Annika Hofgaard of the Norwegian Institute for Nature Research will give a presentation Wednesday at the Research Park.
    The presentation, “Subarctic Forest Advance — Empirical-Based Results vs. Modeled Predictions,” is scheduled for 1 p.m. on the second floor of the Research Park. The presentation will focus on the northward movement of subarctic forests.
    According to research, a larger proportion of the earth’s surface area may become darker and thus absorb more heat and change of this nature could have a major impact on global climate. The assumption is that a warmer climate will cause the forest-tundra ecotone to advance steadily northward. Empirical-based results, however, do not confirm such an assumption outright.
    Hofgaard is a leading figure in the International Arctic vegetation science community. Currently, her main research interests include impacts of changing climate on vegetation, focusing on Arctic ecology at the tree line.

  • Correction 1-25-15

    In Thursday’s story “Board approves electric rate increase,” the charge designated for the rate stabilization fund was misstated. The charge was listed as $0.44 cents per kilowatt. The proposal was actually for $0.0044, or four-tenths of a cent, per kilowatt. The Los Alamos Monitor regrets the error.

  • School board scuffle leads to renewed vows of better communication

    It may have been one of the strangest, if not most upsetting experiences of her career as a school board member.
    Judy Bjarke-McKenzie, president of the Los Alamos School Board, was summarily escorted off the Los Alamos High School campus Jan. 12 by athletic director Ann Stewart, apparently on the orders of Principal Debbie Belew-Nyquist.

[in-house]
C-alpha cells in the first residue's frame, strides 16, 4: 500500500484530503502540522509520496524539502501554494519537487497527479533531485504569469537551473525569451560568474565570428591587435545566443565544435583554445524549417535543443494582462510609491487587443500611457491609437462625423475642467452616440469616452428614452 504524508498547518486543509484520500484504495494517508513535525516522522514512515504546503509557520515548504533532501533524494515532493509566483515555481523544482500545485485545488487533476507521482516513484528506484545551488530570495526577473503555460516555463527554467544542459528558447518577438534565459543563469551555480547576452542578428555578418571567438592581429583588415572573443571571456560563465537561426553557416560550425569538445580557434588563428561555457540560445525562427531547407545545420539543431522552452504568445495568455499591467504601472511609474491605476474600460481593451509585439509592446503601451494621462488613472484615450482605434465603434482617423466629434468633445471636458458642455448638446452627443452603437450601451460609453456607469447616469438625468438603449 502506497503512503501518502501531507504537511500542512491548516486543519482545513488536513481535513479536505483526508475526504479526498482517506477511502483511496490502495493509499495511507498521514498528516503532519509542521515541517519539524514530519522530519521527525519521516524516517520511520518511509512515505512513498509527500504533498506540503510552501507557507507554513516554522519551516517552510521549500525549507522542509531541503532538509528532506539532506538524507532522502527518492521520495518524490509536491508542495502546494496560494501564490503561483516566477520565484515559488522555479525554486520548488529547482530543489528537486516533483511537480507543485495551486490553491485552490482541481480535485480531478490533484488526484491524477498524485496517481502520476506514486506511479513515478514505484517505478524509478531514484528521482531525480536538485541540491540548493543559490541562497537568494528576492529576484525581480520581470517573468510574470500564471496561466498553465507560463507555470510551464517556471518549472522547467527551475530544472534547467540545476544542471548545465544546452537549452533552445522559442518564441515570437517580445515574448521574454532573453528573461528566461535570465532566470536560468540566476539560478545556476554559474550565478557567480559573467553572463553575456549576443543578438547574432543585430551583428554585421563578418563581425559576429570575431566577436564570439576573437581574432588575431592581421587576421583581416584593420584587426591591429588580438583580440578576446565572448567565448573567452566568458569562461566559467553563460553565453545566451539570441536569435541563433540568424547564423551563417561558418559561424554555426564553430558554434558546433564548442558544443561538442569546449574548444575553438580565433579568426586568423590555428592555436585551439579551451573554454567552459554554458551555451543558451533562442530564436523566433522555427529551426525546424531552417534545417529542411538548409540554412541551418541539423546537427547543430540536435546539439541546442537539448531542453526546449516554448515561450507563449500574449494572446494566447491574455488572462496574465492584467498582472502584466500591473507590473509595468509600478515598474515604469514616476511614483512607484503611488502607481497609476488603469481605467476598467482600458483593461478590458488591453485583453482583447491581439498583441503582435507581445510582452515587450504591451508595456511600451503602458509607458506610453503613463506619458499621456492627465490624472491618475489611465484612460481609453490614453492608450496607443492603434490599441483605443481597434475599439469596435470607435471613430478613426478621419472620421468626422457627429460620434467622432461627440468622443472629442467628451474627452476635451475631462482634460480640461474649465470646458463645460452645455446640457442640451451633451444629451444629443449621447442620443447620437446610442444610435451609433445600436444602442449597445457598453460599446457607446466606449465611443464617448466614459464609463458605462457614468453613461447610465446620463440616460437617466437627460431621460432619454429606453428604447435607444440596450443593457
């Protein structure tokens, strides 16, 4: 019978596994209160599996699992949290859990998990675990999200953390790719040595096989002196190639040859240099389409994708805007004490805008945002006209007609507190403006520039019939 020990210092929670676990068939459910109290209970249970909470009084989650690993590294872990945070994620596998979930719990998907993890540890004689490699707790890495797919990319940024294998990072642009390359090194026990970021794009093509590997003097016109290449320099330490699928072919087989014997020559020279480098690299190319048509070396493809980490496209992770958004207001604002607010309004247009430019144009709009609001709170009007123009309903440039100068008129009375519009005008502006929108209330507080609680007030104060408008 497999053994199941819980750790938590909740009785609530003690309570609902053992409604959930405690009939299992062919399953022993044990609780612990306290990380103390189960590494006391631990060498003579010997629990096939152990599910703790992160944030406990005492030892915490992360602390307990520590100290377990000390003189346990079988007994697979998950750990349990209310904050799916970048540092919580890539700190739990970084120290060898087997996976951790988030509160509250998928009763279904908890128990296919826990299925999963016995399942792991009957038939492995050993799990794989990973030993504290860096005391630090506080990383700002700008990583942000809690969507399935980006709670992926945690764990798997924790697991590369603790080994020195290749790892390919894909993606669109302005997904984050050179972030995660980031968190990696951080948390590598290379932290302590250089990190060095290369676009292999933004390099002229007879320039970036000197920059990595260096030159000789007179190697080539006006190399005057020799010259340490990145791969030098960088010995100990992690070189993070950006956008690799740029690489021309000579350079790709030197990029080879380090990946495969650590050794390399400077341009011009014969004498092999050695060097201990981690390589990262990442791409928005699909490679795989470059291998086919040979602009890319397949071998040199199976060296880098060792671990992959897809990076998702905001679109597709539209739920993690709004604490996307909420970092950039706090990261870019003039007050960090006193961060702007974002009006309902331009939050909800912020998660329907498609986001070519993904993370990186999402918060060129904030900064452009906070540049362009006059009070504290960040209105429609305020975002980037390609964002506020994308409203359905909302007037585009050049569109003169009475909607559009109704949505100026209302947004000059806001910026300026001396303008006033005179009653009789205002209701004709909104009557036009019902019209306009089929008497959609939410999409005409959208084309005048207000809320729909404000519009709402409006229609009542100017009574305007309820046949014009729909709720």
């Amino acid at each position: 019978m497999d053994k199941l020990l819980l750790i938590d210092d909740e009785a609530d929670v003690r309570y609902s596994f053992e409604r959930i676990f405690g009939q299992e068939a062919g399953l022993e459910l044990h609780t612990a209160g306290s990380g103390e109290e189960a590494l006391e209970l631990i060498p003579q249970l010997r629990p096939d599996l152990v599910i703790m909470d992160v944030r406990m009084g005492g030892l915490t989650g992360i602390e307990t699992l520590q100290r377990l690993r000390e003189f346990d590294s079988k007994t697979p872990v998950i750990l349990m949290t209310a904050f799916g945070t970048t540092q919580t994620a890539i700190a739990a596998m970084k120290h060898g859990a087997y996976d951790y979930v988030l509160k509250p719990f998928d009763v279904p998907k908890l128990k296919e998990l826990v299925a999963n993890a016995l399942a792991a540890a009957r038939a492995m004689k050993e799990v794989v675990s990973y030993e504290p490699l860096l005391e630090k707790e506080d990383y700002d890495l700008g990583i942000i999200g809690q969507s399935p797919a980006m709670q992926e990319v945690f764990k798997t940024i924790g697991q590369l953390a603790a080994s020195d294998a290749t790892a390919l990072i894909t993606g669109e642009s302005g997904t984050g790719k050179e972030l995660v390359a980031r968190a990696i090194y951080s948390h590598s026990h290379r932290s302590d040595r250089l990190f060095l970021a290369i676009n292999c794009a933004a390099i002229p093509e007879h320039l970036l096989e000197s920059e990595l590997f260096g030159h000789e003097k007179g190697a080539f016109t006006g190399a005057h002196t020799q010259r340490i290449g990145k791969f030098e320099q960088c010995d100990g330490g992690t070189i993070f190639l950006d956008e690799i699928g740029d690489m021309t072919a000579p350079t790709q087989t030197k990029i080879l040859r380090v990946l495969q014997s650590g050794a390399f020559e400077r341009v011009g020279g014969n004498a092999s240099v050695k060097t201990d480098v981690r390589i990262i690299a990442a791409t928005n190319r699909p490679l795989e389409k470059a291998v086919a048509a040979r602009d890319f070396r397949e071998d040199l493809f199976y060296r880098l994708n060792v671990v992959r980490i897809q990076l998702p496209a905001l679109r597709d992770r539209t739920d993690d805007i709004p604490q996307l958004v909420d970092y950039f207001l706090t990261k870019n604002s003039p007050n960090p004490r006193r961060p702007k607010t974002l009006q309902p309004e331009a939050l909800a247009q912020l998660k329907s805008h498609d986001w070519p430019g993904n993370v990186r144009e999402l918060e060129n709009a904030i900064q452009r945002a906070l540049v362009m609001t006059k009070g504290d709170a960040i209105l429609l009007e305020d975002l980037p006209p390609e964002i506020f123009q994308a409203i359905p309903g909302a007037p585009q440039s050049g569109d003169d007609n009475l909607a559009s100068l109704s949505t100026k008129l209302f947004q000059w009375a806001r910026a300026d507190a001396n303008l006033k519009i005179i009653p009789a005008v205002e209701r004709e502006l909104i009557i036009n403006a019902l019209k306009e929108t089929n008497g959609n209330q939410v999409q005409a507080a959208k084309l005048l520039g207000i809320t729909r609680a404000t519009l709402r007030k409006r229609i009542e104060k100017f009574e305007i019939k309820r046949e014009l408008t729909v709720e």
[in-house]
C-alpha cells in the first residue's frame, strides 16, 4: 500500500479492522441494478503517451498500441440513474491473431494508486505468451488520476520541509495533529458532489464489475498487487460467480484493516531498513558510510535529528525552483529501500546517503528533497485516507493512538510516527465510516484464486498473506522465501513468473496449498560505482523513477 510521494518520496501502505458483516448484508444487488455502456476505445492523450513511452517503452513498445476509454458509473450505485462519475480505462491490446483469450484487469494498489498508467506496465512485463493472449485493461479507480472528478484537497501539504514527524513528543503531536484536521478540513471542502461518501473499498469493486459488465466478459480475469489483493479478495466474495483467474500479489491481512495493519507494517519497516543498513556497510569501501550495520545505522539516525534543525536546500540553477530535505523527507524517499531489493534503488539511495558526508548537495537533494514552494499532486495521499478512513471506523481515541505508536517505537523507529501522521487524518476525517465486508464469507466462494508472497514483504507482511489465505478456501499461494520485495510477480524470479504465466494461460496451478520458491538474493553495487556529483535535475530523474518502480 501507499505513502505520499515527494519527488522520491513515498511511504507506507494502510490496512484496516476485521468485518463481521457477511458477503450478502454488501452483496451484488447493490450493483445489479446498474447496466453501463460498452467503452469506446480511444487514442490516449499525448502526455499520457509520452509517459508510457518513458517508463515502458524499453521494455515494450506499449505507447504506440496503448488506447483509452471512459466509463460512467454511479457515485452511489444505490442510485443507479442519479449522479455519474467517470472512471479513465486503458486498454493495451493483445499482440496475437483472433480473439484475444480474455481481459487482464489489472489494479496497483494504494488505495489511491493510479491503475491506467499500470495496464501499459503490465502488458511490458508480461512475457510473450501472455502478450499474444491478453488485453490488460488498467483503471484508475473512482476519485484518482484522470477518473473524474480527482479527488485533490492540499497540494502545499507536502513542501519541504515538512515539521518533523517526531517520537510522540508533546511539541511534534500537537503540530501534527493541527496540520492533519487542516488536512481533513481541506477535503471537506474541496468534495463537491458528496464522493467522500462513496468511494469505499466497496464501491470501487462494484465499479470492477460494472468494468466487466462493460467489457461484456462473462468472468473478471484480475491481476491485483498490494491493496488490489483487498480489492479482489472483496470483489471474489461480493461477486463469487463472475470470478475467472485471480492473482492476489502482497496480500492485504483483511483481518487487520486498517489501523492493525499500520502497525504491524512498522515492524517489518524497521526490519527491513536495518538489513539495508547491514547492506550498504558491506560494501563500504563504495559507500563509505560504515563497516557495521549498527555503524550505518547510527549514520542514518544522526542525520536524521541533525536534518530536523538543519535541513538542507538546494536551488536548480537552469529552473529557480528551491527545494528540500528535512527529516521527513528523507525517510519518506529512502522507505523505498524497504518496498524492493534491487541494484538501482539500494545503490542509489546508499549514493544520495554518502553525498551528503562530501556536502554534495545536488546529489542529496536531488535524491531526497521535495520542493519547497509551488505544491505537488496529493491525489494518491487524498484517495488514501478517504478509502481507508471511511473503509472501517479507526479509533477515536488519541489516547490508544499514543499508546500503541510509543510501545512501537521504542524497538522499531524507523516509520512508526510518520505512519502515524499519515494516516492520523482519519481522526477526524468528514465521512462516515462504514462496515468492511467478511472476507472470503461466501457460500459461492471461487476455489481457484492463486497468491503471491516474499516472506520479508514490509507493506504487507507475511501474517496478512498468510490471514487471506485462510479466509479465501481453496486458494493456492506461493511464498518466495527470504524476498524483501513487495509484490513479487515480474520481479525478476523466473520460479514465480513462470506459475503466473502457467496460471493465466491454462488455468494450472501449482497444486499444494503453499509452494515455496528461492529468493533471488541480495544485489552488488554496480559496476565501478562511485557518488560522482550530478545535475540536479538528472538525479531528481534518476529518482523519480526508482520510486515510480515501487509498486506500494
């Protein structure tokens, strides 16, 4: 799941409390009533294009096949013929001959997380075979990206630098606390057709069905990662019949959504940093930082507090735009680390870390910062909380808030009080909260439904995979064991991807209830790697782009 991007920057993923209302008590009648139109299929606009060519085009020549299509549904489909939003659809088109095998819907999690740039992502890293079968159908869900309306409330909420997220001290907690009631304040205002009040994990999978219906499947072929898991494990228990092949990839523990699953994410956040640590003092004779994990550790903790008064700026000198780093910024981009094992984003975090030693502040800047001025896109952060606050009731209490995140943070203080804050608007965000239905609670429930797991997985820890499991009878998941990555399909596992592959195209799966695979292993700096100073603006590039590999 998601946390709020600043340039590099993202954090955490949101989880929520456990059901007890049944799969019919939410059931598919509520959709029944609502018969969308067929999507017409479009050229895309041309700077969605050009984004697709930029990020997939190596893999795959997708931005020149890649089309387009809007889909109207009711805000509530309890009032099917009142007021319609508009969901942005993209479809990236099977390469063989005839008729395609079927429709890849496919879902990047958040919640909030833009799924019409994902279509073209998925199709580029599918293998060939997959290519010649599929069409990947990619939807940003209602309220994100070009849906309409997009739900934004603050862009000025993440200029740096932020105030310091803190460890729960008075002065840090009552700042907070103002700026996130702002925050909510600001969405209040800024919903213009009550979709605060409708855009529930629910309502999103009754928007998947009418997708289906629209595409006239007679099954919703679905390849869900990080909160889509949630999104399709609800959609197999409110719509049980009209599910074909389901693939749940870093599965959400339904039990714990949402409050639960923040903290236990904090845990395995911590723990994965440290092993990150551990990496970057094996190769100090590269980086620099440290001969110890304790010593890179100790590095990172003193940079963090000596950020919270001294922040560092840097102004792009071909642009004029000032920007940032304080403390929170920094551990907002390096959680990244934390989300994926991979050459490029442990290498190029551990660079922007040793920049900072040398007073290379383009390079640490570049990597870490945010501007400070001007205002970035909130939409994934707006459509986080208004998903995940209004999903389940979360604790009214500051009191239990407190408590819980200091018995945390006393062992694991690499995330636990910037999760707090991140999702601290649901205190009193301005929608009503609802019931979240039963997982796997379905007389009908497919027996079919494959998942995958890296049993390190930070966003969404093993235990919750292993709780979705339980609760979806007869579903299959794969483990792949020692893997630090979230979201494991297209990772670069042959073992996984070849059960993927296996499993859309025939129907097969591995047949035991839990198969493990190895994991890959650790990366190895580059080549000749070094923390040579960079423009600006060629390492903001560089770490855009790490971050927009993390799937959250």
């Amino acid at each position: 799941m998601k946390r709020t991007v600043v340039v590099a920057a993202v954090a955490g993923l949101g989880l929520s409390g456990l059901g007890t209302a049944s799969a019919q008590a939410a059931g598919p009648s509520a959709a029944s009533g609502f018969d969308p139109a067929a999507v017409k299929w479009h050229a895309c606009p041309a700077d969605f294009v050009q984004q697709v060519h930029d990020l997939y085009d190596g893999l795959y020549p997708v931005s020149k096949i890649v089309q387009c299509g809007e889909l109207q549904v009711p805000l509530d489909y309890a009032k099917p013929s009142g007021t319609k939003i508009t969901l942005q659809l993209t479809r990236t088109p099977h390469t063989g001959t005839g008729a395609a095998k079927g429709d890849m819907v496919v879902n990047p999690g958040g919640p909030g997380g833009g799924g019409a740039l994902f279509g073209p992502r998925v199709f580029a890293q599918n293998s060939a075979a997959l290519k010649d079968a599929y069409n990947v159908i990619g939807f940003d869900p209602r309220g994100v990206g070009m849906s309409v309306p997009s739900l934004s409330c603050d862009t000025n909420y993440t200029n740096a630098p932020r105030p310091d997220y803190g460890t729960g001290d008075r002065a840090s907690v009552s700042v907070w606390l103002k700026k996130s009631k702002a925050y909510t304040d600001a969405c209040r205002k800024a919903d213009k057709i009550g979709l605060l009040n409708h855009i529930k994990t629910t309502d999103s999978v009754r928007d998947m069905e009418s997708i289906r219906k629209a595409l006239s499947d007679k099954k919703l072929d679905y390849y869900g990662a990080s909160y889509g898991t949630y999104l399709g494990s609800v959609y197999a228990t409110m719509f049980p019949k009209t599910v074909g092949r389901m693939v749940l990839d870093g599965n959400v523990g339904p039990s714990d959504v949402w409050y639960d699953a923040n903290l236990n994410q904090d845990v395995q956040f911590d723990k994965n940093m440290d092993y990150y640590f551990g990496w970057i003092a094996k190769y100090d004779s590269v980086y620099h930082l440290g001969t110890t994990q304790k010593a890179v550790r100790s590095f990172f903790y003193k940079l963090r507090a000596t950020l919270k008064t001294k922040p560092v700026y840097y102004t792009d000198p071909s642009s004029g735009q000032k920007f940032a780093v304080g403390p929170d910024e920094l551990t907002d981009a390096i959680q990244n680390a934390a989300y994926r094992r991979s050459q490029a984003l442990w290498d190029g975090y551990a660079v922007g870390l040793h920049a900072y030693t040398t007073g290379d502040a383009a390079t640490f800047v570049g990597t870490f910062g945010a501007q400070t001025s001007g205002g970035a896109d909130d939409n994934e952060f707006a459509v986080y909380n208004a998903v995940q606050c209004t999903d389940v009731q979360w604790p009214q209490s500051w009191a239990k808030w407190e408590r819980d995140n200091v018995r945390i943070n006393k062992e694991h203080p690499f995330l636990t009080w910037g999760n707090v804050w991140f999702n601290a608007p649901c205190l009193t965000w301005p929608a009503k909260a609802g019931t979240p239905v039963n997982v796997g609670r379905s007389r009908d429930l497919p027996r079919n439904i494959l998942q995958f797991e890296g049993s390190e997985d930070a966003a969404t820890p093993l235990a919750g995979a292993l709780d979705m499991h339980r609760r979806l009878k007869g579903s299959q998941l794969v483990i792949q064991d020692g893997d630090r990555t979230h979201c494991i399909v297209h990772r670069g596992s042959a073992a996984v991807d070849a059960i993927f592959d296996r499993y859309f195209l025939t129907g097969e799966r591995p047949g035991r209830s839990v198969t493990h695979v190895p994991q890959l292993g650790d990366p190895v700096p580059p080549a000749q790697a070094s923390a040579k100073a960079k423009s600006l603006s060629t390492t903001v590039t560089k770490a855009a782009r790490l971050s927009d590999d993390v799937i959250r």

Bjarke-McKenzie was a guest of school board member Nan Holmes, who was invited by a parent to a meeting about the upcoming prom.
    Soon after they arrived, they had a brief encounter with a teacher, and within minutes Belew-Nyquist and Stewart arrived.
    “She was mad. She was shaking… she was so mad,” Bjarke-McKenzie said of Belew-Nyquist. “I didn’t think we were doing anything wrong. We were just going to listen.”
    According to Holmes, it was a miscommunication that quickly spiraled out of control.
    A parent had some concerns about an issue concerning the upcoming high school prom, and naturally, that parent reached out to her representative on the board for help. Holmes instructed the parent on how to proceed and who to contact in an effort to resolve the issue.
    On Jan. 12, this same parent invited Holmes to a prom update meeting at the high school.